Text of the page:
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Best Books of the Year

  • France on Trial
  • Elixir
  • The World of Sugar
  • Visions of Inequality
  • In the Shadow of Quetzalcoatl

The most thought-provoking and talked-about books of the year, recommended by critics in 2023.

Author - Editorial Staff

Date - 16 December 2023

Time to read - 1 min

  • France on Trial

    France on Trial

    The Case of Marshal Pétain

    Julian Jackson

    A Times and Telegraph Best History Book. A Spectator Book of the Year.

    This is a finely tuned history…Those who enjoy tales of the sparring among excellent lawyers arguing an important case will find this book riveting. And for those who want to understand contemporary France and its intricate politics, France on Trial provides…a vibrant analysis of a trial and verdict that remain contentious almost eight decades later.”
    —Ronald C. Rosbottom, Wall Street Journal

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  • Elixir


    A Parisian Perfume House and the Quest for the Secret of Life

    Theresa Levitt

    A Financial Times Best History Book. A Scientific American Best Book of the Year.

    Almost impossible to put down…Written with the propulsive flow of a novel, [Elixir] unfolds in two interconnected but sequential stories, each following a scientific hero…A whirlwind tour from the point of view of pomades, perfumes, and eau de cologne.”
    —Michael D. Gordin, Science

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  • The World of Sugar

    The World of Sugar

    How the Sweet Stuff Transformed Our Politics, Health, and Environment over 2,000 Years

    Ulbe Bosma

    A Nature Best Book of 2023.

    “The history of sugar is both a story of agricultural and economic progress and a bittersweet tale of ‘human exploitation, racism, obesity, and environmental destruction,’ writes historian Ulbe Bosma in his authoritative, readable study — the first to be truly global. As he warns the reader, “We have not yet learned how to control it and bring it back to what it once was: a sweet luxury.”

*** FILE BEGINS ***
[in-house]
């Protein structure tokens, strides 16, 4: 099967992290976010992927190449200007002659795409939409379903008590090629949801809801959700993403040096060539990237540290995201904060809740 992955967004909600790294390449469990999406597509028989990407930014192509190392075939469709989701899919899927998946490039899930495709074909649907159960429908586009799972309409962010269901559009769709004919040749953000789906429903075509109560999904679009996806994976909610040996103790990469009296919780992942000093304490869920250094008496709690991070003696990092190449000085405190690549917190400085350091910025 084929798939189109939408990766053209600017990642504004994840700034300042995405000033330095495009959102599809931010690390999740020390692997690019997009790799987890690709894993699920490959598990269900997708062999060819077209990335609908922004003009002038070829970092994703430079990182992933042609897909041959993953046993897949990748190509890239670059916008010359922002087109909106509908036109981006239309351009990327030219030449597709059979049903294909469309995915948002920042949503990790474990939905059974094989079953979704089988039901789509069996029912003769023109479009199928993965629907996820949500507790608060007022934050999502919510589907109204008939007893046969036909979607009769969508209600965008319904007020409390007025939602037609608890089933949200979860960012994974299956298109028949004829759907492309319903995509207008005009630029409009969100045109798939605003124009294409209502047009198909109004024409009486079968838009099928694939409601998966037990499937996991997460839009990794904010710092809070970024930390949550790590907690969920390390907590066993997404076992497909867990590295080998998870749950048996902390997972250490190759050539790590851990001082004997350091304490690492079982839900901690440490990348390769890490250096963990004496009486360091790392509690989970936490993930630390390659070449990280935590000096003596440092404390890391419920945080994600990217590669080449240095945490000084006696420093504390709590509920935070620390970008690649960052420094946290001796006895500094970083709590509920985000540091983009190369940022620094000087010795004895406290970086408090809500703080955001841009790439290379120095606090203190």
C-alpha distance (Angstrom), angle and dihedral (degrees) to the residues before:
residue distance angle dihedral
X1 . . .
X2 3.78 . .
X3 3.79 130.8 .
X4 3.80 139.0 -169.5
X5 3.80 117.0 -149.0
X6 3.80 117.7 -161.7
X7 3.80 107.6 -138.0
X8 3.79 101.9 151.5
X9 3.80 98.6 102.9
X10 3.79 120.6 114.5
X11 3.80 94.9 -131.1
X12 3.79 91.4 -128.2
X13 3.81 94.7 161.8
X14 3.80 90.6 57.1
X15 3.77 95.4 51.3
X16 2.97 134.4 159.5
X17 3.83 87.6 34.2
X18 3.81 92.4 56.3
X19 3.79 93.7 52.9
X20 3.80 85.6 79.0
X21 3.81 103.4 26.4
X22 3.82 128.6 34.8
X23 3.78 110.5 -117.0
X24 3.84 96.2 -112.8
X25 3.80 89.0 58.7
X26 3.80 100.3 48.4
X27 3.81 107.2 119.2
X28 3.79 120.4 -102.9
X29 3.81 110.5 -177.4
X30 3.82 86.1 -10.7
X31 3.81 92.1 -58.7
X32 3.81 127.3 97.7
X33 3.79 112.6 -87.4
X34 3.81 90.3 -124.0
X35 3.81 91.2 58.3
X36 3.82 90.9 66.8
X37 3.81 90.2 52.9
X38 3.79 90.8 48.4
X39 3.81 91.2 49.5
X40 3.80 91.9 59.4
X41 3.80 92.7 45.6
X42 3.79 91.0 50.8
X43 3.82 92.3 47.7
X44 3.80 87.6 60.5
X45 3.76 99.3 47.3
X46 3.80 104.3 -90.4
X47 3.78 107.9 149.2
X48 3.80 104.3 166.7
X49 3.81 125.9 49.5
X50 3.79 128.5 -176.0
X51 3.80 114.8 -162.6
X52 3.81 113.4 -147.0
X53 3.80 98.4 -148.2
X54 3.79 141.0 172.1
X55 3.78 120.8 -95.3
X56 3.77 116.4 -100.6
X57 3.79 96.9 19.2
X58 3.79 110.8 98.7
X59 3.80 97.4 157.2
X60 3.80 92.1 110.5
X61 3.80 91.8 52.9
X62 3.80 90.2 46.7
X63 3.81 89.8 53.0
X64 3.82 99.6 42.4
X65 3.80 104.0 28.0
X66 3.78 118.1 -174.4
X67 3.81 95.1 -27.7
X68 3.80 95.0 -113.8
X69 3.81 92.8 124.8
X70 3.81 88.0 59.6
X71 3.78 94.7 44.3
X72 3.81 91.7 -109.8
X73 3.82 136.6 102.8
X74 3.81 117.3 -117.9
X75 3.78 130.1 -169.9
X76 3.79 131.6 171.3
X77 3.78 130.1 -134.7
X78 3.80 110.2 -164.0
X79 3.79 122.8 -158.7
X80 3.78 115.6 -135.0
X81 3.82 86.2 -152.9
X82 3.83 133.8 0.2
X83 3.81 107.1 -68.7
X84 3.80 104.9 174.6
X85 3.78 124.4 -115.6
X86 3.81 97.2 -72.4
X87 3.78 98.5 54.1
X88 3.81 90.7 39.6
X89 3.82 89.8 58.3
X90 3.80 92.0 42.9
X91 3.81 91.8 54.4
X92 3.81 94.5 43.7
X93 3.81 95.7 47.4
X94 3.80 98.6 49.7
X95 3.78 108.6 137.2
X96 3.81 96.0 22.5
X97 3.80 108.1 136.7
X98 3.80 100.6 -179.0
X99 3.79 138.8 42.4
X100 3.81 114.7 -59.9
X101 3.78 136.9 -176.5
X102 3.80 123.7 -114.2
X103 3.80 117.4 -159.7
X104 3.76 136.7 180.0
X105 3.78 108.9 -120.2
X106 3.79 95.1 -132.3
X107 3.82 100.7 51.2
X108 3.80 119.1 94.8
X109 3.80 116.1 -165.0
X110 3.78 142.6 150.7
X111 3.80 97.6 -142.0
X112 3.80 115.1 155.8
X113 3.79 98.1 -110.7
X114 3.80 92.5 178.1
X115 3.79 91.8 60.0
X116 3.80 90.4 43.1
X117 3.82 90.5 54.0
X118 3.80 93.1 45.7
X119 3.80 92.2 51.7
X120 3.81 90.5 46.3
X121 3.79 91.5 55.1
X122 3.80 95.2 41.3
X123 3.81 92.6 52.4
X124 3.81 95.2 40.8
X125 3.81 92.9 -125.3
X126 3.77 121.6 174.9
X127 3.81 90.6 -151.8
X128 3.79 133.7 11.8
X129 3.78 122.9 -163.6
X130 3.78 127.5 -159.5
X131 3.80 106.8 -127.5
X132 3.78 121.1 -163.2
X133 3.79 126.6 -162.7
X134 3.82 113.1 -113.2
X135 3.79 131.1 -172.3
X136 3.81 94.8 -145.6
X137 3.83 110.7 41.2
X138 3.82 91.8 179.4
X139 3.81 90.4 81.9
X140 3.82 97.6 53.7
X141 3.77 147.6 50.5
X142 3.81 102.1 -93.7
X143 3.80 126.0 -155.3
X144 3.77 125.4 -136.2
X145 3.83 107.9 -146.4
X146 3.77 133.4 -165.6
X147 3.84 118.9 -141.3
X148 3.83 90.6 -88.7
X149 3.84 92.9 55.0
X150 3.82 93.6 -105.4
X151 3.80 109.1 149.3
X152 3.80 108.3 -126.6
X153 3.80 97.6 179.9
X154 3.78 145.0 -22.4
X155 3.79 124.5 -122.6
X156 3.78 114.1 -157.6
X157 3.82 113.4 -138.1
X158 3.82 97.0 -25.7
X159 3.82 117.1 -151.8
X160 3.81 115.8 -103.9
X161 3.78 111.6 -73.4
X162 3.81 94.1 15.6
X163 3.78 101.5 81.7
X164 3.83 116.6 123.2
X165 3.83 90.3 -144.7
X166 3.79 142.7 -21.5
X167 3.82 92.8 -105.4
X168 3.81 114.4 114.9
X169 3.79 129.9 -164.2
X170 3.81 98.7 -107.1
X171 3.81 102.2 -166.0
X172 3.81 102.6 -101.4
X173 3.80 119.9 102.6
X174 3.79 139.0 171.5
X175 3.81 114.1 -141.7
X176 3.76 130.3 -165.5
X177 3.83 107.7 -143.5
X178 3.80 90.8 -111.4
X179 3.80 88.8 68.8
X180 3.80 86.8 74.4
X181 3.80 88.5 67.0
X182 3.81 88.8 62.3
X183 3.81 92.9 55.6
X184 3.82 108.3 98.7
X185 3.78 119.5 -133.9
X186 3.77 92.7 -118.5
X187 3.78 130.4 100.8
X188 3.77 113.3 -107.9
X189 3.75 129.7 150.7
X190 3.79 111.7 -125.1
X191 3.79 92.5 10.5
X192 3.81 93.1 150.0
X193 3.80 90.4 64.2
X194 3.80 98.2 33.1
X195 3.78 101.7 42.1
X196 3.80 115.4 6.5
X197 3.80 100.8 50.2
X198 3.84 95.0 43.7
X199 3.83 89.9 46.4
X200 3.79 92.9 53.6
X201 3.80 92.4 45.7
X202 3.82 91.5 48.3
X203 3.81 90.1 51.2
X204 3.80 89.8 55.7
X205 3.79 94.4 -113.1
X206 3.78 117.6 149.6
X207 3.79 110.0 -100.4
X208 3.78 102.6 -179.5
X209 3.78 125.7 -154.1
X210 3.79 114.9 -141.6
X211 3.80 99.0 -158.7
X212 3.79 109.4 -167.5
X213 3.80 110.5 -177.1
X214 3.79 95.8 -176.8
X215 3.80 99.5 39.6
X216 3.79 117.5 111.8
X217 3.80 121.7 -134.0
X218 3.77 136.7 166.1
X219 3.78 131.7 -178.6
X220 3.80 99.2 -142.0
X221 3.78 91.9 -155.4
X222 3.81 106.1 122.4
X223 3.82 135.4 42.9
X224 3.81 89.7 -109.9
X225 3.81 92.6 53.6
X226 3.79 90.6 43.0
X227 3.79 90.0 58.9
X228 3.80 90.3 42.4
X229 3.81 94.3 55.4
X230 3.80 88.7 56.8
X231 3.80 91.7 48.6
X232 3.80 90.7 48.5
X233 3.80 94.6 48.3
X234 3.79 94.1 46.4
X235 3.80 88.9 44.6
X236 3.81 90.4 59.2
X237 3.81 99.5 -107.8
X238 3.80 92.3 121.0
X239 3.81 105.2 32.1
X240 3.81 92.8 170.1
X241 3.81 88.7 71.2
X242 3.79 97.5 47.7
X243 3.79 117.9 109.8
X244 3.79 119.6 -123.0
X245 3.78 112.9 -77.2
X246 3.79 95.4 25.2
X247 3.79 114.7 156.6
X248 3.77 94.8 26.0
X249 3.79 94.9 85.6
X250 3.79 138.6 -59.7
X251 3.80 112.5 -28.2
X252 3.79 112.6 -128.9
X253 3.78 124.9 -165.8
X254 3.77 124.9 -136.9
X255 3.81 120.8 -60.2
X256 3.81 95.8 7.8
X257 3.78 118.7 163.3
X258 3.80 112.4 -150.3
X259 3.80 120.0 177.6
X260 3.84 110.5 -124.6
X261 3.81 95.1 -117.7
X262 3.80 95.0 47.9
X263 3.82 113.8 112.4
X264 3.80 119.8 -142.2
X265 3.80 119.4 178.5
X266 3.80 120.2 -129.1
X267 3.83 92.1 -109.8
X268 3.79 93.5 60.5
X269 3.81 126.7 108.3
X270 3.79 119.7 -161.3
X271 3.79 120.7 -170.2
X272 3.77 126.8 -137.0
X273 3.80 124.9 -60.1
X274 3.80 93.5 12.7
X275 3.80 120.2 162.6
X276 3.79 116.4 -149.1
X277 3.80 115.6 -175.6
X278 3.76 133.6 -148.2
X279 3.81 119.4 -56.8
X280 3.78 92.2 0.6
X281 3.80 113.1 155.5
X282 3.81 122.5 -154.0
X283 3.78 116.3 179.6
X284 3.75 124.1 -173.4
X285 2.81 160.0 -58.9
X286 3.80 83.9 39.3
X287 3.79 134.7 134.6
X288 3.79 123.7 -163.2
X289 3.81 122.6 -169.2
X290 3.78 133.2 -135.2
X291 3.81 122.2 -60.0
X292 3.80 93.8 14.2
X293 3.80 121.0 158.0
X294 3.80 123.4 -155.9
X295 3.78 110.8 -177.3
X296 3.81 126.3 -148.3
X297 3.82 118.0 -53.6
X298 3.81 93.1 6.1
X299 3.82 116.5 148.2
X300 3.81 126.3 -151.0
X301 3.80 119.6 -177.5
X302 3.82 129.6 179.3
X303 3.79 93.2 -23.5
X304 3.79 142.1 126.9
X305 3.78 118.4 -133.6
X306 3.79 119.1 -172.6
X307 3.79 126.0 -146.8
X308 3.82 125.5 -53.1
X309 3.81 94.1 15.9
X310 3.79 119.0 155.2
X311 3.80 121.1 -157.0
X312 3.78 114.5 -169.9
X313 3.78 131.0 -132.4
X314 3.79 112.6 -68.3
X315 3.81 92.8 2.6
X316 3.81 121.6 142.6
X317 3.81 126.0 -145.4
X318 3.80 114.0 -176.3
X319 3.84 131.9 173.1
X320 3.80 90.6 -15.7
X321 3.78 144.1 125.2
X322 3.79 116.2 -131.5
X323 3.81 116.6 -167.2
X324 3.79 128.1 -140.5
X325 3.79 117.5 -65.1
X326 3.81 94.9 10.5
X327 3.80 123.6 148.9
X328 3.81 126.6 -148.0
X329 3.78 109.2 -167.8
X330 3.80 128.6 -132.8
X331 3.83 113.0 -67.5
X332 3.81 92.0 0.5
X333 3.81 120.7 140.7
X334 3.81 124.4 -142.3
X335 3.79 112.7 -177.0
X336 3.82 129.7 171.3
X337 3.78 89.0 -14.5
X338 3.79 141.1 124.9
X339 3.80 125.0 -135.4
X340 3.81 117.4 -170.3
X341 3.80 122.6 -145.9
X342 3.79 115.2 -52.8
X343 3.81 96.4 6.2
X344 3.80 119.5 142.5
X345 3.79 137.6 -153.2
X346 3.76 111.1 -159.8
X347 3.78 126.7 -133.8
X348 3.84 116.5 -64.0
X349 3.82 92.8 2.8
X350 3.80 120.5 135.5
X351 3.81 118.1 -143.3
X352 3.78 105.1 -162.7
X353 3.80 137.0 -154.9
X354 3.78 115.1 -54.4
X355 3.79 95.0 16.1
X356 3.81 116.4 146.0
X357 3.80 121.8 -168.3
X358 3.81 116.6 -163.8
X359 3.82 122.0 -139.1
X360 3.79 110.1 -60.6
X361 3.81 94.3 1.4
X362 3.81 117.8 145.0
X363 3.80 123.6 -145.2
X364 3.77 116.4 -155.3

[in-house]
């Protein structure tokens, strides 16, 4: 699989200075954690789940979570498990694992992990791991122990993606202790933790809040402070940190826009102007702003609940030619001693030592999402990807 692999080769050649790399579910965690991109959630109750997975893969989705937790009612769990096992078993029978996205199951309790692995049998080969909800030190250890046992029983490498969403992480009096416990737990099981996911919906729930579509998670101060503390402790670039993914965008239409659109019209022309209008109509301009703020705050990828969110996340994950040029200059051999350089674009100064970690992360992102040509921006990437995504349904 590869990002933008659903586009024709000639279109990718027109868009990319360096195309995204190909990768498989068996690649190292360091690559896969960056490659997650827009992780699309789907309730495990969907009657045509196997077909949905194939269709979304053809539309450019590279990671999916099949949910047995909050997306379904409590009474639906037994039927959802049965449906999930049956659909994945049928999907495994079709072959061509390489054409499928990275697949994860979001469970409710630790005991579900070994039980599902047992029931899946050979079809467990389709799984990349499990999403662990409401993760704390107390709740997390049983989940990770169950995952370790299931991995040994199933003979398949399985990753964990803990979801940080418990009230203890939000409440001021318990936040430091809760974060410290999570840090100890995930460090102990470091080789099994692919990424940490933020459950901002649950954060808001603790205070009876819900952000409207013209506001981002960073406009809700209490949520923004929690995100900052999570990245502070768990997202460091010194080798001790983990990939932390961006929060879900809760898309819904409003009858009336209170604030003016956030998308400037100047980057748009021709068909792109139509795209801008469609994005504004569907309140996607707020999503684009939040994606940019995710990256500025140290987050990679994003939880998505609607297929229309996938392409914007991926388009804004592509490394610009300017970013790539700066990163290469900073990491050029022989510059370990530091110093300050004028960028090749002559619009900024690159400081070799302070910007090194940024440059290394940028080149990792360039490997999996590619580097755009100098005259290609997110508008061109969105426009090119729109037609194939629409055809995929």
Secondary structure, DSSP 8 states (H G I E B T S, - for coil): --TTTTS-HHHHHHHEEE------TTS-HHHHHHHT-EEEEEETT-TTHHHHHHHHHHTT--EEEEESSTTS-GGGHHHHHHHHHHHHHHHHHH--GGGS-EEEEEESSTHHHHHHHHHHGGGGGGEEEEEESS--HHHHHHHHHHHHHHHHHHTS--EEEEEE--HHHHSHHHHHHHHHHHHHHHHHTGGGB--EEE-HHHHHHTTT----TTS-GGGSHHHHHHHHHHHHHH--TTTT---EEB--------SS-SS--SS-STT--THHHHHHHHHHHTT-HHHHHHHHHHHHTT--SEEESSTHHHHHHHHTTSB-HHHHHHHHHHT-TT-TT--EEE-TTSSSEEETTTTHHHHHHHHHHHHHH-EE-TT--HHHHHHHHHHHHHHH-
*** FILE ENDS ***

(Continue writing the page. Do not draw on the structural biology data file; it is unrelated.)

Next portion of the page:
—Andrew Robinson, Nature

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  • Visions of Inequality

    Visions of Inequality

    From the French Revolution to the End of the Cold War

    Branko Milanovic

    A Financial Times Best Book of 2023.

    “Inequality is back, as a political topic and as a focus of study. In this fascinating book, Milanovic, one of the world’s most influential scholars of inequality, examines what leading economists of the past have had to say on this issue.”
    —Martin Wolf, Financial Times

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  • In the Shadow of Quetzalcoatl

    In the Shadow of Quetzalcoatl

    Zelia Nuttall and the Search for Mexico’s Ancient Civilizations

    Merilee Grindle

    A New Yorker Recommended Book of 2023.

    This vibrant biography follows the complex, captivating figure of Zelia Nuttall, a self-taught scholar of ancient Mesoamerica and a pioneer of modern anthropology.“
    New Yorker

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  • Yesterday


    A New History of Nostalgia

    Tobias Becker

    A New Yorker Recommended Book of 2023.

    Despite the scorn that electoral politics may profess toward nostalgia, we practice it culturally all the time. Yesterday takes us through endless artistic revivals throughout the past half century, a period during which, as technology frog-marched us into the future, we kept a constant backward glance.“
    —Thomas Mallon, New Yorker

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  • The Madman in the White House

    The Madman in the White House

    Sigmund Freud, Ambassador Bullitt, and the Lost Psychobiography of Woodrow Wilson

    Patrick Weil

    “One of the best books of 2023” —The Conversation.

    “The extraordinary untold story of how a disillusioned American diplomat named William C. Bullitt came to Freud’s couch in 1926, and how Freud and his patient collaborated on a psychobiography of President Woodrow Wilson.”
    Wall Street Journal

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  • Wonder Confronts Certainty

    Wonder Confronts Certainty

    Russian Writers on the Timeless Questions and Why Their Answers Matter

    Gary Saul Morson

    A Spectator Book of 2023. A Public Discourse Best Book of the Year.